MMAmania.com resident fighter analyst — and aspiring professional fighter — Andrew Richardson breaks down the mixed martial arts (MMA) game of UFC 196 headliner Conor McGregor, who looks to successfully jump two weight classes this Saturday (March 5, 2016) inside MGM Grand Garden Arena in Las Vegas, Nevada.
Ultimate Fighting Championship (UFC) Featherweight kingpin, Conor McGregor, will scrap with long-time Lightweight contender, Nate Diaz, in a Welterweight match up this Saturday at UFC 196 (March 5, 2016) inside MGM Grand Garden Arena in Las Vegas, Nevada.
There are several opinions swirling around the Irish fighter at the moment. Some fans think he’s already the greatest fighter of all time who cannot be stopped, whereas others write off his accomplishments as luck and eagerly await his comeuppance. Regardless of where on that spectrum one falls, there’s one thing that cannot be denied:
McGregor has some serious stones.
Thanks to McGregor’s willingness to ignore weight classes in pursuit of big money fights, this has been a monumental week for UFC, which now has its own emoji on Twitter.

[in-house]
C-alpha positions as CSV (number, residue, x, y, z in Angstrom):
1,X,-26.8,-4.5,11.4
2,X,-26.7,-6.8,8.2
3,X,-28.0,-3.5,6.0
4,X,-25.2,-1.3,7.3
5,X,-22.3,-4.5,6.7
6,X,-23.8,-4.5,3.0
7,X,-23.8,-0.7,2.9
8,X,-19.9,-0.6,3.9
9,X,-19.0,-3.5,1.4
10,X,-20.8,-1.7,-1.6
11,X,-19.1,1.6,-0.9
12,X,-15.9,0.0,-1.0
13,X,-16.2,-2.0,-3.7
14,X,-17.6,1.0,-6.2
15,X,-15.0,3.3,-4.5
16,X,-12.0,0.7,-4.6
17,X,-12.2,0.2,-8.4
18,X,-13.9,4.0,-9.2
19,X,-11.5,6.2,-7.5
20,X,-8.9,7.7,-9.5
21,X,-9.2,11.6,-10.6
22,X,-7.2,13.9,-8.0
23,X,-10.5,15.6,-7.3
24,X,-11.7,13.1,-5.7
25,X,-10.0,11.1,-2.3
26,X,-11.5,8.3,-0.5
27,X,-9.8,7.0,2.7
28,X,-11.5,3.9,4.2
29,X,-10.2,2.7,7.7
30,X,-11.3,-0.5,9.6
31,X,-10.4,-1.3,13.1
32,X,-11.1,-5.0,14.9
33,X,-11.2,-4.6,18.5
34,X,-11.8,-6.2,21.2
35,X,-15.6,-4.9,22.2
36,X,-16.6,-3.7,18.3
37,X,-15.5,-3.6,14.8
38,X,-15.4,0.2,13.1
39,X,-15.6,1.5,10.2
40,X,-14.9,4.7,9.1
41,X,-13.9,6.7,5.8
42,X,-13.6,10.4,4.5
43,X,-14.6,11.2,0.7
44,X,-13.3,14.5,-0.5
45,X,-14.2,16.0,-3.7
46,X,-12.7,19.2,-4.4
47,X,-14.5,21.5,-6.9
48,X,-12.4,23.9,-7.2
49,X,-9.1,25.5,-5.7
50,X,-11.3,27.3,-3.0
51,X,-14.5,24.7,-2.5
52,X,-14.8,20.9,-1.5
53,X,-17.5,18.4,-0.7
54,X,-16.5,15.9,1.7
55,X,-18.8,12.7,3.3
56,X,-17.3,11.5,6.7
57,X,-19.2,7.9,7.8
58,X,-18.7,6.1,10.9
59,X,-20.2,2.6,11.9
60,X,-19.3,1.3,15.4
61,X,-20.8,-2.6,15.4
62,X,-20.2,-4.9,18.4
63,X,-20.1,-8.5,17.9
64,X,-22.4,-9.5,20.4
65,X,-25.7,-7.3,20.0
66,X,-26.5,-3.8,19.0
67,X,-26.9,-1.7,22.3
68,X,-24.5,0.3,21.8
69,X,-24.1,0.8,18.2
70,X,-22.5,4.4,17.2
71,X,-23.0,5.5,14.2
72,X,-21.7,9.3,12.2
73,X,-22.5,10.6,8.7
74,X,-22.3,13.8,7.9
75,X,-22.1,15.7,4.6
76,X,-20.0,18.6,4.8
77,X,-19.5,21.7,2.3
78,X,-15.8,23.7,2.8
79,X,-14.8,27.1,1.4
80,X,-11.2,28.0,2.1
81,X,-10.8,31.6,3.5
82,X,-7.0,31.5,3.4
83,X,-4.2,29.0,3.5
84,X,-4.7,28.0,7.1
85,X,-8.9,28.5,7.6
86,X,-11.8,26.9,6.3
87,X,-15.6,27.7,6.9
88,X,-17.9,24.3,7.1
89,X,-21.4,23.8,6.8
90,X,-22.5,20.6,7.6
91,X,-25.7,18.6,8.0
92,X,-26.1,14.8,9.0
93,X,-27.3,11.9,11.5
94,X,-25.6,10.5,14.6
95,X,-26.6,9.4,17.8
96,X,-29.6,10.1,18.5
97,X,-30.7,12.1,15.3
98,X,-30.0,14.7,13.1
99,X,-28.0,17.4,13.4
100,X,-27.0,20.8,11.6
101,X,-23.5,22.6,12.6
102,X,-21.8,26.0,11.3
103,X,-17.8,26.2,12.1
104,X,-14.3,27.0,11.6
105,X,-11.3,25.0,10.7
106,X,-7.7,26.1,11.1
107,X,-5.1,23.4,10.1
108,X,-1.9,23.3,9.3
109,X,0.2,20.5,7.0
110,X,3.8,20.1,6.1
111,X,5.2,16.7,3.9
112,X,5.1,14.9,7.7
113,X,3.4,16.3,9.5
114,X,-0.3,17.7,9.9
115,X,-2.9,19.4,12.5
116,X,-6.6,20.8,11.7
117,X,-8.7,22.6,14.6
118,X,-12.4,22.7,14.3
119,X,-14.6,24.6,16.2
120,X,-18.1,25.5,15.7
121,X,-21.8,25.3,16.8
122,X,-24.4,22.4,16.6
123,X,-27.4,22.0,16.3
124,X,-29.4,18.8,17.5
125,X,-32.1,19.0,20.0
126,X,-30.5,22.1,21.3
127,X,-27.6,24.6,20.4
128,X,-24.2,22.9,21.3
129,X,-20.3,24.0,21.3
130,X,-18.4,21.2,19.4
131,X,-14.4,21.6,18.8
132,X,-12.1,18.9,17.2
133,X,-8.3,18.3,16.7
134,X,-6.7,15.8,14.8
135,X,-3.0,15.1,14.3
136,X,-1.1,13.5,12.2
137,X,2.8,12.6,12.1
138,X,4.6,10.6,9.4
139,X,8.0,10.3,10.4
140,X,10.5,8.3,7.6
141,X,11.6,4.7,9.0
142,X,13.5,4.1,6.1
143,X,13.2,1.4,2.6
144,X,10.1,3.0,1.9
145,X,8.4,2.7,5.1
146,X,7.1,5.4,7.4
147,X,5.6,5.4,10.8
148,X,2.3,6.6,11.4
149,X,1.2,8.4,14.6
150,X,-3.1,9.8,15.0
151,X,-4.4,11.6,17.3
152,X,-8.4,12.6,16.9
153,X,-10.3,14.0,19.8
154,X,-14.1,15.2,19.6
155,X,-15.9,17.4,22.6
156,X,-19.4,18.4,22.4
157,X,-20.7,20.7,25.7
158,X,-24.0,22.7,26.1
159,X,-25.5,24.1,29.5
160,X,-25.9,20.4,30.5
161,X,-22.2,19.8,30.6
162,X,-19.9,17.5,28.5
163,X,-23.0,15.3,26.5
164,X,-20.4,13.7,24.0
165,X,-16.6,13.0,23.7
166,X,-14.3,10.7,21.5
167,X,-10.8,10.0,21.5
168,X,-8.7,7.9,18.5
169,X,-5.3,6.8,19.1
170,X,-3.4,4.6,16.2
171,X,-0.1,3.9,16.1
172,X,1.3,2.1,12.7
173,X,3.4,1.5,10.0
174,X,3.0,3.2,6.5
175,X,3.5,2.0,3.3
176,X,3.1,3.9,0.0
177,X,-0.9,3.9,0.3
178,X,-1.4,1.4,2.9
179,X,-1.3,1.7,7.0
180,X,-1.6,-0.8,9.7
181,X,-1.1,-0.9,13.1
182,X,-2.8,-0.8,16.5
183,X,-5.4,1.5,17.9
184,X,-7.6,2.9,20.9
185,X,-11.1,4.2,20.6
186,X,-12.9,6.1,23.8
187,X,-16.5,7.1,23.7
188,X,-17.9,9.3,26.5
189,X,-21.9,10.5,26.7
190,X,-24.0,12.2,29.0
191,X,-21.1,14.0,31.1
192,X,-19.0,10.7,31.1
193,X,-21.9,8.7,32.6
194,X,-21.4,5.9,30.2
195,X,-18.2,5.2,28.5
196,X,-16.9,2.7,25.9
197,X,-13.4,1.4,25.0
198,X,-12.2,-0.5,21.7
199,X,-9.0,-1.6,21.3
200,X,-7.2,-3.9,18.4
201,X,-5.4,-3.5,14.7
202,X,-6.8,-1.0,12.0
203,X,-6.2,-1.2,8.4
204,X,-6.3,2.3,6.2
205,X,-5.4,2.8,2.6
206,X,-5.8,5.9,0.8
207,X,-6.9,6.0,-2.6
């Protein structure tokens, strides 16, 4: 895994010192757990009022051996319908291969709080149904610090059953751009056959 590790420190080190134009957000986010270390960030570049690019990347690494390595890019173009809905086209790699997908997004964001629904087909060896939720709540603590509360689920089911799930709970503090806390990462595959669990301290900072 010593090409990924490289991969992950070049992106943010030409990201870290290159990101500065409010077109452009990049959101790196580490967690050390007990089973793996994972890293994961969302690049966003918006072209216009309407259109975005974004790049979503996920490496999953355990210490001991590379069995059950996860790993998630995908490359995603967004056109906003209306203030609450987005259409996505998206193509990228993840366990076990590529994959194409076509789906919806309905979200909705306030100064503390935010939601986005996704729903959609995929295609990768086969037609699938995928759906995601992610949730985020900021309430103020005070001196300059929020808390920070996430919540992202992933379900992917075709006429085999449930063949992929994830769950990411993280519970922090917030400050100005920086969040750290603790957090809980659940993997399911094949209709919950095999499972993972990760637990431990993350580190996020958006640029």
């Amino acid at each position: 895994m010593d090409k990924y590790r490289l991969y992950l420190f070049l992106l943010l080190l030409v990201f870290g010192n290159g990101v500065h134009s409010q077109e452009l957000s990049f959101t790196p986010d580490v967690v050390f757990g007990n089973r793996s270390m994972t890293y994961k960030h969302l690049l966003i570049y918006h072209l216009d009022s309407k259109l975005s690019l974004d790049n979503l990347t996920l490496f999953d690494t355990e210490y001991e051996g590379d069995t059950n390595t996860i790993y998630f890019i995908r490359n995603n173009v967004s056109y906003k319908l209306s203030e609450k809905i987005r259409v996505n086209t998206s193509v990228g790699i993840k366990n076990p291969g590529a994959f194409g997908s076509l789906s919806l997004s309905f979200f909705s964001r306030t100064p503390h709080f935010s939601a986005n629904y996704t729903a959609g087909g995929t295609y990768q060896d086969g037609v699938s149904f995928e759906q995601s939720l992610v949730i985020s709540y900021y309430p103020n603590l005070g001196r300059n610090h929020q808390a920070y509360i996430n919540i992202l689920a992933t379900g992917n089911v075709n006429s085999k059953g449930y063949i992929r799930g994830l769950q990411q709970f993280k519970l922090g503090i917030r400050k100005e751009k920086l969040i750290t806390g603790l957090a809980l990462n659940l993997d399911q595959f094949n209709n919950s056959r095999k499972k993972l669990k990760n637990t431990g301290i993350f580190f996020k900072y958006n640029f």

Indeed, McGregor Mania is in full effect, but let’s ignore all that to take a closer look at the technical skill that made McGregor the Featherweight champion.
There’s no denying McGregor’s ability to violently separate his opponents from their senses, drawing on a solid base of striking martial arts to land those blows. McGregor was a national boxing champion in his youth, and he also has trained in Taekwondo and Karate.
Even beyond all the wild circumstances of injury and replacements, McGregor’s path to his title was fascinating from a striking perspective. McGregor is constantly talking of his movement being superior to the rest of the world’s fighters — and McGregor does move quite well — but it’s more interesting how McGregor moves up and down the meter from counter ….View full article
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